Nigeria spends $2.2bn on debt servicing in five months



Nigeria’s Federal Government spent $2.2bn on debt servicing in the first five months of this year, according to data from the Central Bank of Nigeria (CBN).

The figure is nearly half of the $4.8bn projected for the entire year by Fitch Ratings in a report that predicted Nigeria’s external debt servicing would rise by $400m to $5.2bn next year.

This is also despite the government’s claims that it is focusing more on borrowing from the domestic market.

The CBN International Payments Data show that the federal government spent the highest on debt financing in May at $854.36m, which is also the highest paid in a single month in the past year.

This figure is about 297 per cent higher than it spent on debt servicing in April and 286.49 per cent higher than the $221.05m the country spent in May 2023.

In April, the debt servicing gulped $215.20m, $276.16m in March, $283.22m in February and $560.52m in January.

The entire amount is about 96.32 per cent higher than what FG spent on debt servicing within the same period in 2023 which stood at $1.12bn.

According to FBNQuest Research, Nigeria’s external debt service payments increased by $1.1bn to $3.5bn in 2023, comprising $1.9bn and $1.6bn in market and non-market debt payments, respectively.

Based on the 2024 budget, the government plans additional external borrowing of N1.8tn and another N1.1tn in loans from concessional lenders.

The Minister of Finance and Coordinating Minister of the Economy, Wale Edun, revealed recently that Nigeria will be getting some funds from the World Bank in a few weeks.

Speaking during an interview on Channels TV, on June 2, the minister said, “In two weeks, the board of the World Bank will consider a $2.25bn package for Nigeria, of like virtually free or almost grant funding, very low interest. And it is not being given on conditionalities. A large part of it, $1.5bn is what they call Development Policy Financing.

“Essentially, it is in recognition of what has been done to stabilise the Nigerian economy and get it back on the growth path. The funding will come, at least, half of it, will come immediately after that board meeting. That’s what we are looking forward to. It just shows that we know how to use the multilateral development banks to our advantage. We don’t agree with everything they say. We don’t have to agree or they (have to) agree with our homegrown policies for trying to get Nigeria moving again.”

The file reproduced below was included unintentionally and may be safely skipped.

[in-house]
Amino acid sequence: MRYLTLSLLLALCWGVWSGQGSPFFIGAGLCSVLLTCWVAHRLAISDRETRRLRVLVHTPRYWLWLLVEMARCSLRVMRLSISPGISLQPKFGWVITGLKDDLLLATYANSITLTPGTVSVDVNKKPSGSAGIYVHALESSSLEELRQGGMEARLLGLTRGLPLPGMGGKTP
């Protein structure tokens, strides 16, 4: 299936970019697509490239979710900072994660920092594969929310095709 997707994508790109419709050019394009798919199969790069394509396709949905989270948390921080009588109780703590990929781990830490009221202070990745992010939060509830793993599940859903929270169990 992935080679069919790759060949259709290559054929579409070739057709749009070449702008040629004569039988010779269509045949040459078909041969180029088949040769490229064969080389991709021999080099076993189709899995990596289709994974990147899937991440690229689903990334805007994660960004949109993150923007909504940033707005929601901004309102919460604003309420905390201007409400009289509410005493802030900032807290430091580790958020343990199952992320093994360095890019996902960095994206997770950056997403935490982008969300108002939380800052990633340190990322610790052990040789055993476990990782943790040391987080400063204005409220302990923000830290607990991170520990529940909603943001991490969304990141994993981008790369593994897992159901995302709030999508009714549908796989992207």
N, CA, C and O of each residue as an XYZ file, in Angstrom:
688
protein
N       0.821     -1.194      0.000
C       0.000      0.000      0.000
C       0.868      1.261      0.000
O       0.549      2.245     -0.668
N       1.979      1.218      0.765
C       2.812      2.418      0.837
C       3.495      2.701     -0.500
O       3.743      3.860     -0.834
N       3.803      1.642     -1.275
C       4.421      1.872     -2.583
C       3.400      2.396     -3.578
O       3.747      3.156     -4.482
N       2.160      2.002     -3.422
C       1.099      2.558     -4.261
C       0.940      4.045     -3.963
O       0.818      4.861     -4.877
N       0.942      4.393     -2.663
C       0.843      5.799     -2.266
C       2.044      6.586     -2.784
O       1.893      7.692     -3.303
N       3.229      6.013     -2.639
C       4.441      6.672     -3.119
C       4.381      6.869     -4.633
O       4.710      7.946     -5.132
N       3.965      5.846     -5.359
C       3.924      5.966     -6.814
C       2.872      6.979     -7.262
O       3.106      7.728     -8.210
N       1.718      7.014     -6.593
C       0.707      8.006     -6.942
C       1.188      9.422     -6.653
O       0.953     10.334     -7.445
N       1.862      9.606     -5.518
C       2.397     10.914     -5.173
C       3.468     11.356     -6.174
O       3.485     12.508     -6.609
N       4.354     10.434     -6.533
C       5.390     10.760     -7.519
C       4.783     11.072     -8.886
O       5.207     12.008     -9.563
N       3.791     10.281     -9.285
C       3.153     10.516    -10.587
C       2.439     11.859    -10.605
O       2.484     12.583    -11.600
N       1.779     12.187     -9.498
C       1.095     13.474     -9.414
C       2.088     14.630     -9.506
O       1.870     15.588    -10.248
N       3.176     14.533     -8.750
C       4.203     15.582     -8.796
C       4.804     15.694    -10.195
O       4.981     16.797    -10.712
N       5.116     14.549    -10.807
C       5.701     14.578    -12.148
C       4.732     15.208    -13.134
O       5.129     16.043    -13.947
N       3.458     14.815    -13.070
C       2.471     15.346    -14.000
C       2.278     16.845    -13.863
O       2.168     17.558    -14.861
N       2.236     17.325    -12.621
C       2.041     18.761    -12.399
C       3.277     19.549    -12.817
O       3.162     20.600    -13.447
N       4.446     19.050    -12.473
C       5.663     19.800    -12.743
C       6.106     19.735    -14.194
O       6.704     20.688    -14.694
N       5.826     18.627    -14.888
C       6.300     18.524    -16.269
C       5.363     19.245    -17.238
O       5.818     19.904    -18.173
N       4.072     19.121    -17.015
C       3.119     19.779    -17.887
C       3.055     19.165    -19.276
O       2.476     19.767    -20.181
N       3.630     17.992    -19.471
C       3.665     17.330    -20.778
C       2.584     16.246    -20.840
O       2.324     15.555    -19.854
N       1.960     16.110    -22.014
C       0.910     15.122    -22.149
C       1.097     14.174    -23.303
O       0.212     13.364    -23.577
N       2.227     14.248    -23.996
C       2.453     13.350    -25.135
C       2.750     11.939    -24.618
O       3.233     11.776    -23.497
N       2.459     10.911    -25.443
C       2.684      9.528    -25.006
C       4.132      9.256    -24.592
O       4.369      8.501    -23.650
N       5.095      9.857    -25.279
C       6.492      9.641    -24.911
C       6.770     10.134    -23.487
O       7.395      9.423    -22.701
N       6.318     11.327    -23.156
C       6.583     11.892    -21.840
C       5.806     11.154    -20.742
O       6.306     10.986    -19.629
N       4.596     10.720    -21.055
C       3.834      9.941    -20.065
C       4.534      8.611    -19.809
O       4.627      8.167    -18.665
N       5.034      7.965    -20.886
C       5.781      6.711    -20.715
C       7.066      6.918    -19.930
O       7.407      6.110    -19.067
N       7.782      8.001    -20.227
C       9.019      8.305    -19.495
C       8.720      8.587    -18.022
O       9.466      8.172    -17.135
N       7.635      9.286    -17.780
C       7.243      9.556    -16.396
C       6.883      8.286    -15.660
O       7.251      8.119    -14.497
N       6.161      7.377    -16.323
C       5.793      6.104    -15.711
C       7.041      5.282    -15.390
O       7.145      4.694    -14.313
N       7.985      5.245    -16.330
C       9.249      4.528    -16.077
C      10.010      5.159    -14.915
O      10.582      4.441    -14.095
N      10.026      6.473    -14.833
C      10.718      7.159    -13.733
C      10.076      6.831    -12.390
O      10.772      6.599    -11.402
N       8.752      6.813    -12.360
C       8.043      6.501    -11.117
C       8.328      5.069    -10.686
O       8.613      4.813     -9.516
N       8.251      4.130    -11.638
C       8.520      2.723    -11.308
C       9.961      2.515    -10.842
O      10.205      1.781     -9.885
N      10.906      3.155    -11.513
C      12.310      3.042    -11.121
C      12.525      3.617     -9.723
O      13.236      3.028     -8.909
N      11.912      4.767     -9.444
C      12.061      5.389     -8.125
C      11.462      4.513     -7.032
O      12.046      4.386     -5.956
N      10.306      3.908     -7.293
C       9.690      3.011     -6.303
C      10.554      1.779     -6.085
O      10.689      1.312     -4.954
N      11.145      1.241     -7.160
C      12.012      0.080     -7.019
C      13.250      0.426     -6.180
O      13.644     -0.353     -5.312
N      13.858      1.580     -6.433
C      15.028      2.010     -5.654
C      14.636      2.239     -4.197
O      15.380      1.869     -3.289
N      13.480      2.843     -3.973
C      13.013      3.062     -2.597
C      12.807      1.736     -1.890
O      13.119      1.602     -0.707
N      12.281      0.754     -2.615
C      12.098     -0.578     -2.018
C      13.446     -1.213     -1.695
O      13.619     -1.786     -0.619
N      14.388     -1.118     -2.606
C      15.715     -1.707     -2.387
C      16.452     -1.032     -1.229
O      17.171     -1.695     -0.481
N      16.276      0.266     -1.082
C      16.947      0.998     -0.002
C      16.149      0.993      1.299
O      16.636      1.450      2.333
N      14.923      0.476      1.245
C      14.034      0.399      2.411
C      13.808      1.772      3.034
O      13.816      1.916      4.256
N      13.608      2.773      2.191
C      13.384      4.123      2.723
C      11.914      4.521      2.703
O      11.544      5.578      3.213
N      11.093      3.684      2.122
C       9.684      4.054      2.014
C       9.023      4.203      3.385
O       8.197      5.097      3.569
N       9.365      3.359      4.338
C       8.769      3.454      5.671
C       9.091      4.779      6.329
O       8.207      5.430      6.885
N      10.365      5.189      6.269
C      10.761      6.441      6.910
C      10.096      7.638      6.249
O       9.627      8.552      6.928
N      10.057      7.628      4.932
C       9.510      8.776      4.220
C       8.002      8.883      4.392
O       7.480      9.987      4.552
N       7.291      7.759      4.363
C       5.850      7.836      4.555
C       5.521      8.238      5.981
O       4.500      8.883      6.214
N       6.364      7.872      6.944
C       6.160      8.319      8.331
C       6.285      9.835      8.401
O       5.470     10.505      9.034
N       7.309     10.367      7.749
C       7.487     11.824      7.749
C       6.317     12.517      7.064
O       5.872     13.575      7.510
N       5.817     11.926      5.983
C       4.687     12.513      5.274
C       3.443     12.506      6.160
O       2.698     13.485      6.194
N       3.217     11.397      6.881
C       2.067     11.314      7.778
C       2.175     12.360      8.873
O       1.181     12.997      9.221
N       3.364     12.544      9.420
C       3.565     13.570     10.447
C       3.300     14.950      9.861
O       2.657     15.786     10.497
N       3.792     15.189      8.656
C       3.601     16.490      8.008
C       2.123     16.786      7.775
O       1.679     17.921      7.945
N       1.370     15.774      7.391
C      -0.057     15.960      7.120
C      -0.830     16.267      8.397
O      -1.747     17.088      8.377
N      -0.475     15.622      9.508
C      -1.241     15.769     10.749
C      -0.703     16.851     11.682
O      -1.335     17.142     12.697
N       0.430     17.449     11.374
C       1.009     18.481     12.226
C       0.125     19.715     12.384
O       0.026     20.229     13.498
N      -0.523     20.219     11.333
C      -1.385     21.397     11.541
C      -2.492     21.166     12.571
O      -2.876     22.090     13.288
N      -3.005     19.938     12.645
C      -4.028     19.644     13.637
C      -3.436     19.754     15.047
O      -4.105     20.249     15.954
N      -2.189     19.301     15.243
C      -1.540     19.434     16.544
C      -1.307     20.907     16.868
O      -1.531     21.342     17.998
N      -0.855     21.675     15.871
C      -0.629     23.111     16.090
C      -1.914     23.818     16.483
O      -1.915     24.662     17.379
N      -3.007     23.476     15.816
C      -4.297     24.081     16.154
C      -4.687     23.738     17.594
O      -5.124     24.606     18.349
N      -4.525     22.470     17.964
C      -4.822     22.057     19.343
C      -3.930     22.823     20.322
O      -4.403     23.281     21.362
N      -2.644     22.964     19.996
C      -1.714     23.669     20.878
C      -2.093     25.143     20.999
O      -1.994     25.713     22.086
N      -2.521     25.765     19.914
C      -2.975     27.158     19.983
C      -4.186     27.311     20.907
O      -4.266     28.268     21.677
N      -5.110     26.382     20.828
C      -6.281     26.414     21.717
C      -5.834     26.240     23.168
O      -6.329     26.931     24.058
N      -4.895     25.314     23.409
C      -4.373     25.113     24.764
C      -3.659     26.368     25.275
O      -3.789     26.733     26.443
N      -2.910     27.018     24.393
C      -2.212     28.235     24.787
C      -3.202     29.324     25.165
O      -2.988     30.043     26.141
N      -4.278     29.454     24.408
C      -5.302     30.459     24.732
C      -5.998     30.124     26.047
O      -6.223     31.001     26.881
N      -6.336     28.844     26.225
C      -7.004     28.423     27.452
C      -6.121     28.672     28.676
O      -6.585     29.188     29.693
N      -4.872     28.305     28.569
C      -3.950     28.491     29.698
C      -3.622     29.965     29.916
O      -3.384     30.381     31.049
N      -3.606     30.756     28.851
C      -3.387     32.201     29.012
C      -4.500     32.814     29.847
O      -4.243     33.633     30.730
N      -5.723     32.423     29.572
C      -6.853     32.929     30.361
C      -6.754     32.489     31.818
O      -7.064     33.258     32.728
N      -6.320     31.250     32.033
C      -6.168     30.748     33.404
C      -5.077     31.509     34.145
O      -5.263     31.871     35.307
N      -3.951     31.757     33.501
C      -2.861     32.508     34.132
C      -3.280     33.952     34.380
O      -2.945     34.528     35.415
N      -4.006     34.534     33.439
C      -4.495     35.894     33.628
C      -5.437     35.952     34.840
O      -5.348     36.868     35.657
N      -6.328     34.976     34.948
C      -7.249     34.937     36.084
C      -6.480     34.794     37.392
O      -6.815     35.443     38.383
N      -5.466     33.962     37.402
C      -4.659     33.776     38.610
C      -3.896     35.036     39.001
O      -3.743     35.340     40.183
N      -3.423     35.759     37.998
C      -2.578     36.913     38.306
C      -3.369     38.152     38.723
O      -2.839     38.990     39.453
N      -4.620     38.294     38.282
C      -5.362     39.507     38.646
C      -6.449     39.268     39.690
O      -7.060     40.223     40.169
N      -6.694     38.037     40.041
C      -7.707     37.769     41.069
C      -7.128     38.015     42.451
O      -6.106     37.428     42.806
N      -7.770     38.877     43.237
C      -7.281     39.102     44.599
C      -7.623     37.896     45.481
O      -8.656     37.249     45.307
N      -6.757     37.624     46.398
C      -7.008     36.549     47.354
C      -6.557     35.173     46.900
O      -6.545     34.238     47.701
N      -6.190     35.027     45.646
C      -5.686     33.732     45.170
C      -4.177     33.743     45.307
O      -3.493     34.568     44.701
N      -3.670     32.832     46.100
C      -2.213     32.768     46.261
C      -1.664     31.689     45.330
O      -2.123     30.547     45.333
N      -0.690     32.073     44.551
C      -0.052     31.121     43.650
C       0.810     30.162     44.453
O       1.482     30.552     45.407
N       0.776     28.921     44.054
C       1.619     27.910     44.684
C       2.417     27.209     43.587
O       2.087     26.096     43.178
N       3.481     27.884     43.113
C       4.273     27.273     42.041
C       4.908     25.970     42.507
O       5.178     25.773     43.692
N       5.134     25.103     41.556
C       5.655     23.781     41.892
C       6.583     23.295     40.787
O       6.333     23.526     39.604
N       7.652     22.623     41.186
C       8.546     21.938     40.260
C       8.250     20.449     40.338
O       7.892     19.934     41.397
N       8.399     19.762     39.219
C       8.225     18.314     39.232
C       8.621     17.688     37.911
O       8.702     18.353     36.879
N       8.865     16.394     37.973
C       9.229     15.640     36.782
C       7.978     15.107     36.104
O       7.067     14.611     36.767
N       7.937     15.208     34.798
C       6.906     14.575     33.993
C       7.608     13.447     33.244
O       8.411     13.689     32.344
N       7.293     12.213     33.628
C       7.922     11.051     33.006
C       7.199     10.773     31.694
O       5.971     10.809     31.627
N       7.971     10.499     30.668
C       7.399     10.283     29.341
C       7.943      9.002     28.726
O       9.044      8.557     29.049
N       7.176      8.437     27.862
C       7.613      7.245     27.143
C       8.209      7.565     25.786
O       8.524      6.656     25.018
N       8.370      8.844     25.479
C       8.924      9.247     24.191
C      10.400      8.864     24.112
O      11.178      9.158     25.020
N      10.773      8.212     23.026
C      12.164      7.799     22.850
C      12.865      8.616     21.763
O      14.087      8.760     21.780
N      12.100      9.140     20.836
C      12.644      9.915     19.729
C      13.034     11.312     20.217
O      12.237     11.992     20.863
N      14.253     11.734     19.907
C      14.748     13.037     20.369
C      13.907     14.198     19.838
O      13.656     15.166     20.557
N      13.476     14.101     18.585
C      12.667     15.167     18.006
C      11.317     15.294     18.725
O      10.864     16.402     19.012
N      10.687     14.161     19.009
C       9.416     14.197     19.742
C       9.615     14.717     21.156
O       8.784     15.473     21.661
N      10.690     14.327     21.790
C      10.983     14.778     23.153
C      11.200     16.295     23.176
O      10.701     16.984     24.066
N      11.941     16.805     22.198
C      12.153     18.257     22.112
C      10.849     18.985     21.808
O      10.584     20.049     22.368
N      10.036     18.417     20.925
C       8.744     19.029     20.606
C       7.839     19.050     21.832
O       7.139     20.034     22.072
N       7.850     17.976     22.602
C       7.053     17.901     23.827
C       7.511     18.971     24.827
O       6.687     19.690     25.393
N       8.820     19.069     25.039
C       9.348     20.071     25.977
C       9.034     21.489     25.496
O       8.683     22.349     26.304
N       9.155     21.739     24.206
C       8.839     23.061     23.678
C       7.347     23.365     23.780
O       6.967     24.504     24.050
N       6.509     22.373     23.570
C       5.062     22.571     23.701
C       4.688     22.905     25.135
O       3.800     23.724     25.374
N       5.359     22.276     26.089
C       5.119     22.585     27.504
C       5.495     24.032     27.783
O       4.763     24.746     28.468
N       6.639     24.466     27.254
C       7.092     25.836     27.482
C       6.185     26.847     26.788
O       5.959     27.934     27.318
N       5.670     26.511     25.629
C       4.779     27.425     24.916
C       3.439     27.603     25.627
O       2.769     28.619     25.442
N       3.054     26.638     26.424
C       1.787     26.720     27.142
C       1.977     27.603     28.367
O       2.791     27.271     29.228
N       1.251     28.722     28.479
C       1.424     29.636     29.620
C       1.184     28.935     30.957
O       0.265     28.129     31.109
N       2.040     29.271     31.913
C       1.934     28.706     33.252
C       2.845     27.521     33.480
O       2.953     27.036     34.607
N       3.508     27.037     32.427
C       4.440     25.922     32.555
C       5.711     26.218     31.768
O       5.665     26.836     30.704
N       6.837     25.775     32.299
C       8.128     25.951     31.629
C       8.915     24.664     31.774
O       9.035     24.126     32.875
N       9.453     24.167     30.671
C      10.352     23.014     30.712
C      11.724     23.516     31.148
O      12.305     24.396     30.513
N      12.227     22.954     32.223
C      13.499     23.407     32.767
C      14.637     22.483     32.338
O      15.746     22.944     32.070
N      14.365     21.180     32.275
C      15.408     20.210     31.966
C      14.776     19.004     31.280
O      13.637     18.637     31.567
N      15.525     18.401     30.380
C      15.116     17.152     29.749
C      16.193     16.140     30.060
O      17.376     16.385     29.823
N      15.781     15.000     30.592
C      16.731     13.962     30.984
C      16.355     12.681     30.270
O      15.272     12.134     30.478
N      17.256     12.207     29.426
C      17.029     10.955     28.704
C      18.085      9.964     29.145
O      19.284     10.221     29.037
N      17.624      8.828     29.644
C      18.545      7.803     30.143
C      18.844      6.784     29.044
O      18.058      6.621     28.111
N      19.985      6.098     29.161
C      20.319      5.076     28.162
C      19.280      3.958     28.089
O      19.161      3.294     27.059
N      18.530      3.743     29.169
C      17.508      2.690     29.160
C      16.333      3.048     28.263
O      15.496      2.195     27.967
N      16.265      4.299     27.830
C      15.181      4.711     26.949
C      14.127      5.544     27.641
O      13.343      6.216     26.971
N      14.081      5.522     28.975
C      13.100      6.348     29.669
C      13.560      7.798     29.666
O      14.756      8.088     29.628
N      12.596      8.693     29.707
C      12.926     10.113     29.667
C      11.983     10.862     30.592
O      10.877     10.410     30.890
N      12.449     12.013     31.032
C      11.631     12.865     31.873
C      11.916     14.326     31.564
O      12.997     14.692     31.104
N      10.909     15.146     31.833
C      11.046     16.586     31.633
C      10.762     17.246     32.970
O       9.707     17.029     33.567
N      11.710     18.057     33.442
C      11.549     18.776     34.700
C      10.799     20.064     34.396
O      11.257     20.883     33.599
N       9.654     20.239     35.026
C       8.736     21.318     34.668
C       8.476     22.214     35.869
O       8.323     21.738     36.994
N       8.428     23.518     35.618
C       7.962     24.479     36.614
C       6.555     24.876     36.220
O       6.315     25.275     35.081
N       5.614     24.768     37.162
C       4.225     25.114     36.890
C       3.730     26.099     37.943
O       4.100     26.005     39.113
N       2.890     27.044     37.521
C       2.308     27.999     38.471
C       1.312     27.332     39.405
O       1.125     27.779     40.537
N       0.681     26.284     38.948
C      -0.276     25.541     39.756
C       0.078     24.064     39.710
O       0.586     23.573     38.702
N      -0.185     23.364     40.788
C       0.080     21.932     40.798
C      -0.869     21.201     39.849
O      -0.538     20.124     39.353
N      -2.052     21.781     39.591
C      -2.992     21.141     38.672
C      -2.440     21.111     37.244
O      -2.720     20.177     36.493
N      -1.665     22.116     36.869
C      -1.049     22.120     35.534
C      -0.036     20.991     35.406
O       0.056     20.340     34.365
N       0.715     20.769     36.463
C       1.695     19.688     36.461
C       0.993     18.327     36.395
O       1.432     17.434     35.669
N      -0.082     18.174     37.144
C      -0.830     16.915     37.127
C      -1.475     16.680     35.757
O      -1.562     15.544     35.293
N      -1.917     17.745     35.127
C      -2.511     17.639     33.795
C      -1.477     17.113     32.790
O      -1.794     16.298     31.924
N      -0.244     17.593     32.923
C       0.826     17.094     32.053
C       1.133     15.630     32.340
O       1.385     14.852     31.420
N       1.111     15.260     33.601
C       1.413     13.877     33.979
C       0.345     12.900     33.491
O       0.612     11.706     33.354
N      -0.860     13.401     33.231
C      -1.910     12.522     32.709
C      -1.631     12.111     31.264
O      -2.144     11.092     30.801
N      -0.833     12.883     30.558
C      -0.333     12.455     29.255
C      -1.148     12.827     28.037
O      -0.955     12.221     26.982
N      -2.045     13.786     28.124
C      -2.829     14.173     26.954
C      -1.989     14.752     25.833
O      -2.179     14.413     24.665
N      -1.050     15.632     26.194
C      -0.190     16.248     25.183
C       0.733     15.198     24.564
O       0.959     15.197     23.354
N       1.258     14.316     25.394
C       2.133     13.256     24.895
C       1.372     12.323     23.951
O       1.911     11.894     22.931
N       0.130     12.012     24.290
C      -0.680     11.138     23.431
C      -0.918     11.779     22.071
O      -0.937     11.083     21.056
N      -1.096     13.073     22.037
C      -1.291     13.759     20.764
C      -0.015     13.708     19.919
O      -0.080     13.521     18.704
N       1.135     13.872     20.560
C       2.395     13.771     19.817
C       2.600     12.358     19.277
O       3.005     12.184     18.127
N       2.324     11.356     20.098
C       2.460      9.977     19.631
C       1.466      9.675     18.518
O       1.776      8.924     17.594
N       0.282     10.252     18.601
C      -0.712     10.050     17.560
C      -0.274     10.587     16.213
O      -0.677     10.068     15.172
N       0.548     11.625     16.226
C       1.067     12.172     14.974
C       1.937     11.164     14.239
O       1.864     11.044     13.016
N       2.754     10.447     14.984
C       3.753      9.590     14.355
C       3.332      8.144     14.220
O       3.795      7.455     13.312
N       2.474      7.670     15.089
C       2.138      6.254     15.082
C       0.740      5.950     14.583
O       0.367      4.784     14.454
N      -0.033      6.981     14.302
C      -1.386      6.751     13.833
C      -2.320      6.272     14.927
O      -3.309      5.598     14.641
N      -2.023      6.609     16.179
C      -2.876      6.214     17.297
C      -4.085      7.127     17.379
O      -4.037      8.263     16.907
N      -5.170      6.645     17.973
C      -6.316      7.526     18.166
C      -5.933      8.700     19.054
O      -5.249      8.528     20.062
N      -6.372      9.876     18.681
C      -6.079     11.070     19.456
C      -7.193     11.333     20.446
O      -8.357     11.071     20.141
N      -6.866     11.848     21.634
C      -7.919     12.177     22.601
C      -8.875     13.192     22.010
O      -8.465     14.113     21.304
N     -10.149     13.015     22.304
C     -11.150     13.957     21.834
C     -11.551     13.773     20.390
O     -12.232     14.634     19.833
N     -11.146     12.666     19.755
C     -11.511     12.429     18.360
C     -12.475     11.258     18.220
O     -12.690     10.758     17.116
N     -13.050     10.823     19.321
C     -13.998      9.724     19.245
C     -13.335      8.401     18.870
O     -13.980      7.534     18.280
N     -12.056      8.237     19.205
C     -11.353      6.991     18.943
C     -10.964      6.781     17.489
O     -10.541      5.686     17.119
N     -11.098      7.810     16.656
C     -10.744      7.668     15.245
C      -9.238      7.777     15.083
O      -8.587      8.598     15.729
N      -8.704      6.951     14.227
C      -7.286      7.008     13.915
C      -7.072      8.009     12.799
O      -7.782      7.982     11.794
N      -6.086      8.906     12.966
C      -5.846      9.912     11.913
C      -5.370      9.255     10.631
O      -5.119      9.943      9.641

Another source of funding for the FG this year would be the Eurobond planned for the second half of 2024. Bloomberg reported that Citibank NA, Goldman Sachs, JPMorgan Chase & Co were hired as advisors on the proposed Eurobond issuance.

CBN data, meanwhile, indicated that Letters of Credit declined significantly in the first five months of the year compared to the same period in 2023.

Letters of credit, which is a mode of payment used for the importation of goods dipped by 63.26 per cent to $279m from $762.03m in the first five months of 2023.

LCs play a vital role in facilitating international trade in Nigeria, offering a reliable and secure payment method that benefits both importers and exporters.


A CSL report blamed the dip on the nation’s foreign exchange situation which had significantly impacted the volume of letters of credit issued.

“The FX crisis, characterised by a shortage of foreign currency, depreciation of the Naira, and stringent foreign exchange controls by the Central Bank of Nigeria has led to several challenges affecting the issuance and utilisation of LCs in the country. The depreciation of the Naira has made it more expensive for importers to secure the foreign currency needed for LCs.

“Fluctuations in the exchange rate increase the financial risk for both importers and banks. The scarcity of foreign currency reserves limits the ability of banks to issue LCs in foreign currencies, and importers face delays and difficulties in obtaining the necessary foreign exchange to fulfil LC obligations,” the report said.

On the upside, the CBN International Payments Data showed that total direct remittances hit $841m in five months, about 28.55 per cent higher than $654.51m in the same period in 2023.

Leave a Reply

Your email address will not be published. Required fields are marked *

Most Engaging

Exit mobile version